14. Pay attention to the past. Respect the films that have come before you.

If you're working in a particular genre or set of ideas, try to devour the other films that have tackled this theme. New or old, these movies are what yours will be compared against, and they also may hold the keys to the things to do, and not to do, when working. You might be able to challenge ideas they set out, steal shots, or just understand structure. Heed the advice of the past. 

15. Aim to tell a story, rather than trying to sell a product. You can express yourself with very little.

Storytelling first. Make sure the story connects and takes people places. A lot of Hollywood today feels like a product because the story comes second. That's a problem. Lead with the story. Sell stuff later. 

16. Use everything available to you.

Build a network of people there to give you advice, lend you camera equipment, and help you make things. Foster a community, build a village of people who love and support one another. This circle will carry you through the good and bad times. 

Spielberg is good friends with Guillermo del Toro, for example.

17. When you fail, immediately throw yourself back into your next project.

We all fail, even Spielberg. But it's the courage to get up and keep working that sets the real professionals apart. Keep working. Keep failing. Let yourself learn by picking yourself up.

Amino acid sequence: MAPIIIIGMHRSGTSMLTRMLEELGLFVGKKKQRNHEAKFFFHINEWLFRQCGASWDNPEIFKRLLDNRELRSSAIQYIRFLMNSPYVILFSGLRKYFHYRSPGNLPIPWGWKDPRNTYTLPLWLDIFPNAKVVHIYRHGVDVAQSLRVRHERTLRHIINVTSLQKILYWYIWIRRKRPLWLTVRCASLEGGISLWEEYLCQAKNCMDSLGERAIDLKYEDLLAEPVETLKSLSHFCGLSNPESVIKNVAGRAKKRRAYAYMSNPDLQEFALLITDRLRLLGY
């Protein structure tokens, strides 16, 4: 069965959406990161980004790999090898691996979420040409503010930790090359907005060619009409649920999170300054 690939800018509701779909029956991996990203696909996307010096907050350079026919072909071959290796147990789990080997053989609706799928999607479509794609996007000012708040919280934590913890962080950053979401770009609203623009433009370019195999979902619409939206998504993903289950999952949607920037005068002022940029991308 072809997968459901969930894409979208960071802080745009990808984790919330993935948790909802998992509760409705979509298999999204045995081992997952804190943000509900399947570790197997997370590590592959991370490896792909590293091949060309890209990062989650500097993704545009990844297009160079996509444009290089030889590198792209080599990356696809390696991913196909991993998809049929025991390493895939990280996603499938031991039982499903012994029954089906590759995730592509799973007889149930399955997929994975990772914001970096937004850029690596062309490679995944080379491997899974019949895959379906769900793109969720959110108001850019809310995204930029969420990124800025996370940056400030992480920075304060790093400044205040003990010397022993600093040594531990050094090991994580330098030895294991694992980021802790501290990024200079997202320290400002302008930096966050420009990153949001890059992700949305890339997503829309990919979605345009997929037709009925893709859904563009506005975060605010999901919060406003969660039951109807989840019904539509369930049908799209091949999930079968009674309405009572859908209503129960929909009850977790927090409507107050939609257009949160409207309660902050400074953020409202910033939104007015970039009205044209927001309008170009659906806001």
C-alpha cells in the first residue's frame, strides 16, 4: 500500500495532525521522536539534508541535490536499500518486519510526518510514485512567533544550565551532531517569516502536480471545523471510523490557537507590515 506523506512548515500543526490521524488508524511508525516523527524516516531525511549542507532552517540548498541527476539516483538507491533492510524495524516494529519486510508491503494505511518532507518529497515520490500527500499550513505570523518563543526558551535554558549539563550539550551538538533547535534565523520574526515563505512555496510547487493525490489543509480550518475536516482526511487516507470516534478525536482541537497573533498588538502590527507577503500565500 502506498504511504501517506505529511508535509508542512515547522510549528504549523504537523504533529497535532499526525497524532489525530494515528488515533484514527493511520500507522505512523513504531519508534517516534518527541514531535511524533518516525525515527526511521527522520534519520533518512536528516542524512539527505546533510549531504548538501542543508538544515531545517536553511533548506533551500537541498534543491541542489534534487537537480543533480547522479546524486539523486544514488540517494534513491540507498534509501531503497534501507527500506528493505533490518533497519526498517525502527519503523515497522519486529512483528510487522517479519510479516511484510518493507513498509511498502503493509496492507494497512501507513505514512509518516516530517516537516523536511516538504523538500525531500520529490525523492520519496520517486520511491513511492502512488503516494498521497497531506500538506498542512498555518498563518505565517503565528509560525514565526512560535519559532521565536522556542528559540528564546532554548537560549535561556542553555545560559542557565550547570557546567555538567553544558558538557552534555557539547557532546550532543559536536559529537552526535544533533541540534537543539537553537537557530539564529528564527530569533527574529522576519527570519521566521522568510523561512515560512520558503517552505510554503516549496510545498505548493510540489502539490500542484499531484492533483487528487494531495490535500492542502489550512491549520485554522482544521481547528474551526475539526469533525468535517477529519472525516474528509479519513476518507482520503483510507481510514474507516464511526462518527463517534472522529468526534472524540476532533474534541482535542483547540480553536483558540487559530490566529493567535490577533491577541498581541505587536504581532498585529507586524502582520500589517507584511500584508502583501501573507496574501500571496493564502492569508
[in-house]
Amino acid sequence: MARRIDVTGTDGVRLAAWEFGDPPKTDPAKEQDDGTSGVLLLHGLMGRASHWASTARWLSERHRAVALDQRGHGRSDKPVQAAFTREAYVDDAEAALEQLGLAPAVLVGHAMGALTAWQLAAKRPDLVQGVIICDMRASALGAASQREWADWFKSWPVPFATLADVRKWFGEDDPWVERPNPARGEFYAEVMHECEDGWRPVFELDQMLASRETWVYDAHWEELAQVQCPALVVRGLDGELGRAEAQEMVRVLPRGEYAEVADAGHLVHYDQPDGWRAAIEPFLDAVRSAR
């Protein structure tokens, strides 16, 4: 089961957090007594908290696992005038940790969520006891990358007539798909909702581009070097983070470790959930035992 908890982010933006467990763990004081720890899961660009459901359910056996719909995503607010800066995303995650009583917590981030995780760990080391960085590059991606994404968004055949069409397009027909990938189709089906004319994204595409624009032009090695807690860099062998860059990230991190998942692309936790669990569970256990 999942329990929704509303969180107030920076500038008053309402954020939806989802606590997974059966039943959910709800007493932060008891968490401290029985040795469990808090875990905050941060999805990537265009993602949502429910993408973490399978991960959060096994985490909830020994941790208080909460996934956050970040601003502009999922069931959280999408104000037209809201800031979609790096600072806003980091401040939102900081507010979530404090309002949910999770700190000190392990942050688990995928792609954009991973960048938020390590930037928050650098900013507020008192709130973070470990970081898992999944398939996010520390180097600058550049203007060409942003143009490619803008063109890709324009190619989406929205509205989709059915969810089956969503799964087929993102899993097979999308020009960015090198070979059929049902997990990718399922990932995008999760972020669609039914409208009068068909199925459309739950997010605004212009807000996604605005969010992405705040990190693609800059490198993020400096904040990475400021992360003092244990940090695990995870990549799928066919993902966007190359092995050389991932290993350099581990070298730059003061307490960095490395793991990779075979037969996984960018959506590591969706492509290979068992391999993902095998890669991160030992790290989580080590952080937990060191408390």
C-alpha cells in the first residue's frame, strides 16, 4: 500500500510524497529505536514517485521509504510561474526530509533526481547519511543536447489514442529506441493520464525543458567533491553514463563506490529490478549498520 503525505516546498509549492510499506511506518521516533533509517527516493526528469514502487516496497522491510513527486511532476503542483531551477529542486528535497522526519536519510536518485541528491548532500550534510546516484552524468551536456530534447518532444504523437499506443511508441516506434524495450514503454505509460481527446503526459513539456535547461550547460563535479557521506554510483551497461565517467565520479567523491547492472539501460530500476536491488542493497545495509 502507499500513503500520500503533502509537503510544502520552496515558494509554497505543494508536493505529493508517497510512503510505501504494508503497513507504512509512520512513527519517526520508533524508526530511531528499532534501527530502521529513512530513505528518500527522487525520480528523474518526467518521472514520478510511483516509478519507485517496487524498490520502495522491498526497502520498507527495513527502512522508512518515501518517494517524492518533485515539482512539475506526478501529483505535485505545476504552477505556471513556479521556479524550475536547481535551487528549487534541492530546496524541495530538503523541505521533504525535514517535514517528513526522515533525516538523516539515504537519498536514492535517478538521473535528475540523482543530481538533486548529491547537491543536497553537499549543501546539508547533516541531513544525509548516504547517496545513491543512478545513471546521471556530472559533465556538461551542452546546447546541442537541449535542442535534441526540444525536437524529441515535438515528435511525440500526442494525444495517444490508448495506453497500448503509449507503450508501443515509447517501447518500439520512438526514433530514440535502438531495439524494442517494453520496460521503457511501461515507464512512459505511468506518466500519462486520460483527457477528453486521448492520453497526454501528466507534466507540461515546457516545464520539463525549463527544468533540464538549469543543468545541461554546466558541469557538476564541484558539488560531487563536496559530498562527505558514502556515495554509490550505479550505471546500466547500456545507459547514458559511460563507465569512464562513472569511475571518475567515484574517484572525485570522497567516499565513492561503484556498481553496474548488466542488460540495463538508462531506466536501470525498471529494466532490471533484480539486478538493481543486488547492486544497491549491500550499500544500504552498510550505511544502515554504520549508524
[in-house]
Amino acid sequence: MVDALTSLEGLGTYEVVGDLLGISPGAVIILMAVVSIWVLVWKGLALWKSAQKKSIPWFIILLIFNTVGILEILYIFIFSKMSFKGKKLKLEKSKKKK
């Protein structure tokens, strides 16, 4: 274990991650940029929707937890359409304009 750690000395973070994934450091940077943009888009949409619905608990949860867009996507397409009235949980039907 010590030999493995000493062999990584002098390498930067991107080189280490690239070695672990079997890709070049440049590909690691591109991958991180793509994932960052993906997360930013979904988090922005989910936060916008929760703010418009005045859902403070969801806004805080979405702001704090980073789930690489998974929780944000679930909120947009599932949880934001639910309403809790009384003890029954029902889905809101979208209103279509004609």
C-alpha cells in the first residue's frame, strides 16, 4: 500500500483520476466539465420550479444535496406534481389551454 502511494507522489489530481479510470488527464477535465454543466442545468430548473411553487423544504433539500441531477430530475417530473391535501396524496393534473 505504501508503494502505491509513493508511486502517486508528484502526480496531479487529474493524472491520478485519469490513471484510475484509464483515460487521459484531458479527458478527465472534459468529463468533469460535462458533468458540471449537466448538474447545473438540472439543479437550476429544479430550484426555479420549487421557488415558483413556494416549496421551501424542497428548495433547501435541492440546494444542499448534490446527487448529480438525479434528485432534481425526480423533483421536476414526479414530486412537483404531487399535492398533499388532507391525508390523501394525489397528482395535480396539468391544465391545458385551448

voice coach accents dialect wired no film school video essay justin morrow lincoln daniel day lewis'Lincoln'Credit: Walt Disney Studios

18. It’s okay to first steal something you like and later on find your voice.

So much of finding your voice is imitation at first. You should read the scripts for movies you love and try out your versions of the scene. Imitate other writers until you have a grip on where the story needs to go and where you can take it, by fostering your voice and not trying to be someone else. 

19. Create suspense by not showing the threat for some time.

Spielberg famously did this with Jaws, and you can emulate it by deciding what happens on and off-screen. Whether it's a glimpse of the danger or just the greater question of it, the audience can be kept in the dark a little longer to build their anticipation. 

20. When an idea hits you like a ton of bricks, start writing scenes and put the story together immediately.

If you're lucky enough to have an inspiration strike, don't wait, writer! They could be terrible pages or even just a sloppy outline, but the best and most important part about writing is just to put it down on paper. Refine later, jump into what you need now. 

Source: Outstanding Screenplays